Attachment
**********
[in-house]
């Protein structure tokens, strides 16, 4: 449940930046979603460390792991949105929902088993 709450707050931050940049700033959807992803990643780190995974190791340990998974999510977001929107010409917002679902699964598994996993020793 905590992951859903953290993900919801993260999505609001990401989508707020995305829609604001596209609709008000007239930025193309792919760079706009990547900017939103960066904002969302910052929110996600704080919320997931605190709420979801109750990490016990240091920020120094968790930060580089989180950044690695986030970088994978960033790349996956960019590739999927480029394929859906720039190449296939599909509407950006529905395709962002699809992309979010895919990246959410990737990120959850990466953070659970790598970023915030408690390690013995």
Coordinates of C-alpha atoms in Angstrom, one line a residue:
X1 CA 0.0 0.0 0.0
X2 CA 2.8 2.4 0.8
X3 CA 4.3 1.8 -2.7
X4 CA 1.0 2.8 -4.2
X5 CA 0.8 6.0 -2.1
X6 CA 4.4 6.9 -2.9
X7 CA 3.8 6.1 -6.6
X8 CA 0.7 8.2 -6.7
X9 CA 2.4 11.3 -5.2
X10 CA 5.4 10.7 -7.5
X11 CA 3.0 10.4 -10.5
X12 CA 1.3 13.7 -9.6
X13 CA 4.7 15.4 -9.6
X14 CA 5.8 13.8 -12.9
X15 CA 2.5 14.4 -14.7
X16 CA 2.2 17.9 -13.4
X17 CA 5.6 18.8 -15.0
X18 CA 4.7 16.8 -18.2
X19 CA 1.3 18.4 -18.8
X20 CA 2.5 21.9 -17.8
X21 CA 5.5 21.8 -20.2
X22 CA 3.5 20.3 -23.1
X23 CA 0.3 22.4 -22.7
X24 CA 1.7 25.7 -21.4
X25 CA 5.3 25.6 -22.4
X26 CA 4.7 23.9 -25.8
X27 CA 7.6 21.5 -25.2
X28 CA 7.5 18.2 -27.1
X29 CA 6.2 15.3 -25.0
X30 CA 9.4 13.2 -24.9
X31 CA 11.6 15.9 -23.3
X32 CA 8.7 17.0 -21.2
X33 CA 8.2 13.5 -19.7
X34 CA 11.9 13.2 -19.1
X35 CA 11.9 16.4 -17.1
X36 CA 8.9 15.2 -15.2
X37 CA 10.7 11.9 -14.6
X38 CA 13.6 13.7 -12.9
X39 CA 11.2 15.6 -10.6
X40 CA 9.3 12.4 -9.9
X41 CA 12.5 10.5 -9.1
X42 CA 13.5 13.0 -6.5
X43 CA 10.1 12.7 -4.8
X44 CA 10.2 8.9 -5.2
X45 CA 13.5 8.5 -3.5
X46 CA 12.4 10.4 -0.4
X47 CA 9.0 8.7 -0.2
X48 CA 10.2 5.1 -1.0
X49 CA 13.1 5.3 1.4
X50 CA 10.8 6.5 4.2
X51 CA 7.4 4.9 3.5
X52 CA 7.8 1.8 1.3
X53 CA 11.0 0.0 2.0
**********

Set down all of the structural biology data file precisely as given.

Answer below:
[in-house]
């Protein structure tokens, strides 16, 4: 449940930046979603460390792991949105929902088993 709450707050931050940049700033959807992803990643780190995974190791340990998974999510977001929107010409917002679902699964598994996993020793 905590992951859903953290993900919801993260999505609001990401989508707020995305829609604001596209609709008000007239930025193309792919760079706009990547900017939103960066904002969302910052929110996600704080919320997931605190709420979801109750990490016990240091920020120094968790930060580089989180950044690695986030970088994978960033790349996956960019590739999927480029394929859906720039190449296939599909509407950006529905395709962002699809992309979010895919990246959410990737990120959850990466953070659970790598970023915030408690390690013995």
Coordinates of C-alpha atoms in Angstrom, one line a residue:
X1 CA 0.0 0.0 0.0
X2 CA 2.8 2.4 0.8
X3 CA 4.3 1.8 -2.7
X4 CA 1.0 2.8 -4.2
X5 CA 0.8 6.0 -2.1
X6 CA 4.4 6.9 -2.9
X7 CA 3.8 6.1 -6.6
X8 CA 0.7 8.2 -6.7
X9 CA 2.4 11.3 -5.2
X10 CA 5.4 10.7 -7.5
X11 CA 3.0 10.4 -10.5
X12 CA 1.3 13.7 -9.6
X13 CA 4.7 15.4 -9.6
X14 CA 5.8 13.8 -12.9
X15 CA 2.5 14.4 -14.7
X16 CA 2.2 17.9 -13.4
X17 CA 5.6 18.8 -15.0
X18 CA 4.7 16.8 -18.2
X19 CA 1.3 18.4 -18.8
X20 CA 2.5 21.9 -17.8
X21 CA 5.5 21.8 -20.2
X22 CA 3.5 20.3 -23.1
X23 CA 0.3 22.4 -22.7
X24 CA 1.7 25.7 -21.4
X25 CA 5.3 25.6 -22.4
X26 CA 4.7 23.9 -25.8
X27 CA 7.6 21.5 -25.2
X28 CA 7.5 18.2 -27.1
X29 CA 6.2 15.3 -25.0
X30 CA 9.4 13.2 -24.9
X31 CA 11.6 15.9 -23.3
X32 CA 8.7 17.0 -21.2
X33 CA 8.2 13.5 -19.7
X34 CA 11.9 13.2 -19.1
X35 CA 11.9 16.4 -17.1
X36 CA 8.9 15.2 -15.2
X37 CA 10.7 11.9 -14.6
X38 CA 13.6 13.7 -12.9
X39 CA 11.2 15.6 -10.6
X40 CA 9.3 12.4 -9.9
X41 CA 12.5 10.5 -9.1
X42 CA 13.5 13.0 -6.5
X43 CA 10.1 12.7 -4.8
X44 CA 10.2 8.9 -5.2
X45 CA 13.5 8.5 -3.5
X46 CA 12.4 10.4 -0.4
X47 CA 9.0 8.7 -0.2
X48 CA 10.2 5.1 -1.0
X49 CA 13.1 5.3 1.4
X50 CA 10.8 6.5 4.2
X51 CA 7.4 4.9 3.5
X52 CA 7.8 1.8 1.3
X53 CA 11.0 0.0 2.0